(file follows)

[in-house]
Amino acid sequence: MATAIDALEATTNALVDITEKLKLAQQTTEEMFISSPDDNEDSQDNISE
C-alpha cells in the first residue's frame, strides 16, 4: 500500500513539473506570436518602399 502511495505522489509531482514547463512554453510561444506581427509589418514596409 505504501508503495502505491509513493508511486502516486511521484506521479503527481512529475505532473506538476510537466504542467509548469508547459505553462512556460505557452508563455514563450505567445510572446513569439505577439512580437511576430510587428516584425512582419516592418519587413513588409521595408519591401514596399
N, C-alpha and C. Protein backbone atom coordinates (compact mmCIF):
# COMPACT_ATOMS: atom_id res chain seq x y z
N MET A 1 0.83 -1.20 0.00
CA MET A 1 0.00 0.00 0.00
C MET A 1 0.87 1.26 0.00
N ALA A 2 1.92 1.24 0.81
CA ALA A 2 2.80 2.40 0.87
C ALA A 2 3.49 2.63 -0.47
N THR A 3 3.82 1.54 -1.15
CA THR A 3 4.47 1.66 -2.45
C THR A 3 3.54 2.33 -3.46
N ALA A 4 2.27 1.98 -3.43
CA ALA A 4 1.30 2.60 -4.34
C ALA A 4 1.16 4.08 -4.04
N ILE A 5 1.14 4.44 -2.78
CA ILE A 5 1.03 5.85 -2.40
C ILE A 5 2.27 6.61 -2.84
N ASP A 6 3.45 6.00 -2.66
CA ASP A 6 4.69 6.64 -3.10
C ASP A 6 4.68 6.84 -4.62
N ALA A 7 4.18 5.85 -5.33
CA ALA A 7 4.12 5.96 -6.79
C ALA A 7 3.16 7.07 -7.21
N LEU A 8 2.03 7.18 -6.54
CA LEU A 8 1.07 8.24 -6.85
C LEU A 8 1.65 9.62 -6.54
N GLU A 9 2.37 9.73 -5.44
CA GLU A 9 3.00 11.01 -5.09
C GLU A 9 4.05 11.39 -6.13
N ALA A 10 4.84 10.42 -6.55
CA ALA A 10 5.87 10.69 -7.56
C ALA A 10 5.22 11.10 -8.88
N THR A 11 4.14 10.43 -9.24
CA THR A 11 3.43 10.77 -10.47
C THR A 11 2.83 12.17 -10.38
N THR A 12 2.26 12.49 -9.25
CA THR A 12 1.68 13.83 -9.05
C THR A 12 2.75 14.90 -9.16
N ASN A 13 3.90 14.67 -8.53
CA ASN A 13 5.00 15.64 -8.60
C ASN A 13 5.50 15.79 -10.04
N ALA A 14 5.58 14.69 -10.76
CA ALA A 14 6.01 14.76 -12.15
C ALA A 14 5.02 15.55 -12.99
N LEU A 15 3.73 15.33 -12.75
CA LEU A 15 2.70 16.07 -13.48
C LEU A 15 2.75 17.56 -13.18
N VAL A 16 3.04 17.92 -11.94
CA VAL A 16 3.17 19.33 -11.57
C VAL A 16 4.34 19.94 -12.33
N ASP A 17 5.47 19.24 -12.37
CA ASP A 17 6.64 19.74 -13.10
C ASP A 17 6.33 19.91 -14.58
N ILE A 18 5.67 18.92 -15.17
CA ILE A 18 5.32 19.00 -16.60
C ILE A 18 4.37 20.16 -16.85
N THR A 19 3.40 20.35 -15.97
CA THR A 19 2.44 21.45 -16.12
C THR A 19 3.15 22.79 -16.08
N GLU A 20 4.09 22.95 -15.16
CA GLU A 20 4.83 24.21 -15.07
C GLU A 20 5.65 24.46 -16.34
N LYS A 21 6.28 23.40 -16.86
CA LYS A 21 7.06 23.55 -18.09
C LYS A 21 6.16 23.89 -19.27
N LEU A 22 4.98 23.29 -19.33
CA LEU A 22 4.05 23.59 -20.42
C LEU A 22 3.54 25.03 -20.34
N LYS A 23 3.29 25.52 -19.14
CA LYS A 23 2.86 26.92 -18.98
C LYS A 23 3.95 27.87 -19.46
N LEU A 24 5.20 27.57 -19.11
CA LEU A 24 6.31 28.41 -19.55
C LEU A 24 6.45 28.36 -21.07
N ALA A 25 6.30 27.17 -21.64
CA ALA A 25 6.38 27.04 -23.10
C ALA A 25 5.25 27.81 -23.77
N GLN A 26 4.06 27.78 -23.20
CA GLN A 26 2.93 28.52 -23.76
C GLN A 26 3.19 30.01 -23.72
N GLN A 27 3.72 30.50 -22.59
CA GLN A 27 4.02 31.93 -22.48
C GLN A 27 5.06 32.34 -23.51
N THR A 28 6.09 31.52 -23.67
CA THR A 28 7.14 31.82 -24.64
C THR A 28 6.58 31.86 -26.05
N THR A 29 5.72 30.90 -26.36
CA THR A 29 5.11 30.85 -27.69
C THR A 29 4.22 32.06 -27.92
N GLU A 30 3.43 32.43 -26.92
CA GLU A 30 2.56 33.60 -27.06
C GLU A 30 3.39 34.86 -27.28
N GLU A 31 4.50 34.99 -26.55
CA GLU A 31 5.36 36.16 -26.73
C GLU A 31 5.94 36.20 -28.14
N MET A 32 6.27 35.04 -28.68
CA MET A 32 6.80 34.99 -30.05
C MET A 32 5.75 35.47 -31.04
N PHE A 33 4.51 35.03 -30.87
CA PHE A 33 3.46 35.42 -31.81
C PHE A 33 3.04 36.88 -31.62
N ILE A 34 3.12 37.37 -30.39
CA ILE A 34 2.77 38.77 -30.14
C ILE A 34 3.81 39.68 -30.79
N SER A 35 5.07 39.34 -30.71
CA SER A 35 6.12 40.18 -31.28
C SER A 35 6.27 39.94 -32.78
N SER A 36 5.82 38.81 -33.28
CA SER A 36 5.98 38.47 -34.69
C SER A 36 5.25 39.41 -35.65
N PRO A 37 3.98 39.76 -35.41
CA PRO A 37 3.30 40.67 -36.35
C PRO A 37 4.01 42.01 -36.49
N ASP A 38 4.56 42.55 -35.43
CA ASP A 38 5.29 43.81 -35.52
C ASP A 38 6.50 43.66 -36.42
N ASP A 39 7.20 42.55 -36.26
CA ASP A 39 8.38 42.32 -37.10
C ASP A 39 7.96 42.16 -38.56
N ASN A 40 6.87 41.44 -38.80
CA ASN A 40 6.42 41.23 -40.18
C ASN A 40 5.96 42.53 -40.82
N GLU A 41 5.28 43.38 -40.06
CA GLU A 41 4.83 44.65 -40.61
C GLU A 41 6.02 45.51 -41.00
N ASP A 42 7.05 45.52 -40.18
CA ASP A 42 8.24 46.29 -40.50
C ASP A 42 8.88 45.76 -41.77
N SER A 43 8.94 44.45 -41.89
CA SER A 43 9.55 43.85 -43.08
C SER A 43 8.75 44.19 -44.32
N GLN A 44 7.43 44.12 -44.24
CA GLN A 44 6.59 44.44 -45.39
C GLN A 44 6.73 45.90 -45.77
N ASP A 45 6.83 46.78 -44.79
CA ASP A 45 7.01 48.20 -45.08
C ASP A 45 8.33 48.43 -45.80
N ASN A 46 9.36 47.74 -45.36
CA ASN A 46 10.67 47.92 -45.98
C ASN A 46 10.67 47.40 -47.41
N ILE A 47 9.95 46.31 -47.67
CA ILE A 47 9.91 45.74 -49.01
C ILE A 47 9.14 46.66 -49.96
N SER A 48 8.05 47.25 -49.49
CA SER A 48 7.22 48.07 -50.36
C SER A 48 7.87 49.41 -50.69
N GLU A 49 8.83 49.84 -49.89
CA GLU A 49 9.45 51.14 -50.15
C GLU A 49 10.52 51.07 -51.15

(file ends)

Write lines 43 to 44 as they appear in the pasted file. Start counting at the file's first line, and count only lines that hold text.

CA ASN A 13 5.00 15.64 -8.60
C ASN A 13 5.50 15.79 -10.04